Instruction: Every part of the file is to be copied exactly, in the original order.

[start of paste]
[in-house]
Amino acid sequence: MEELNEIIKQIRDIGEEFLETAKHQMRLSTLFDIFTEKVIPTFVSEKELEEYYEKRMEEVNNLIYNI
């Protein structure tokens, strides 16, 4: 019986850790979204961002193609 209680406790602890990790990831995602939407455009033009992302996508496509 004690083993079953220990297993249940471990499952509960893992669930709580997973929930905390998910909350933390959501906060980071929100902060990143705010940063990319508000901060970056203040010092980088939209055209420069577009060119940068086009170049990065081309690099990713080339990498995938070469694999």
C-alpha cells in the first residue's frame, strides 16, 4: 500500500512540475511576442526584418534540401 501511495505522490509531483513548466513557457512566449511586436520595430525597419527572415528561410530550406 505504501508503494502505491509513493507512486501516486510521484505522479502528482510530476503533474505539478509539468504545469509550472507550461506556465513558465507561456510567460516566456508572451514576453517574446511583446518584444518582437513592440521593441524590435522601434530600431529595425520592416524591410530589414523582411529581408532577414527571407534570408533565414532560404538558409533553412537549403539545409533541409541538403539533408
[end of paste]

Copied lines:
[in-house]
Amino acid sequence: MEELNEIIKQIRDIGEEFLETAKHQMRLSTLFDIFTEKVIPTFVSEKELEEYYEKRMEEVNNLIYNI
């Protein structure tokens, strides 16, 4: 019986850790979204961002193609 209680406790602890990790990831995602939407455009033009992302996508496509 004690083993079953220990297993249940471990499952509960893992669930709580997973929930905390998910909350933390959501906060980071929100902060990143705010940063990319508000901060970056203040010092980088939209055209420069577009060119940068086009170049990065081309690099990713080339990498995938070469694999």
C-alpha cells in the first residue's frame, strides 16, 4: 500500500512540475511576442526584418534540401 501511495505522490509531483513548466513557457512566449511586436520595430525597419527572415528561410530550406 505504501508503494502505491509513493507512486501516486510521484505522479502528482510530476503533474505539478509539468504545469509550472507550461506556465513558465507561456510567460516566456508572451514576453517574446511583446518584444518582437513592440521593441524590435522601434530600431529595425520592416524591410530589414523582411529581408532577414527571407534570408533565414532560404538558409533553412537549403539545409533541409541538403539533408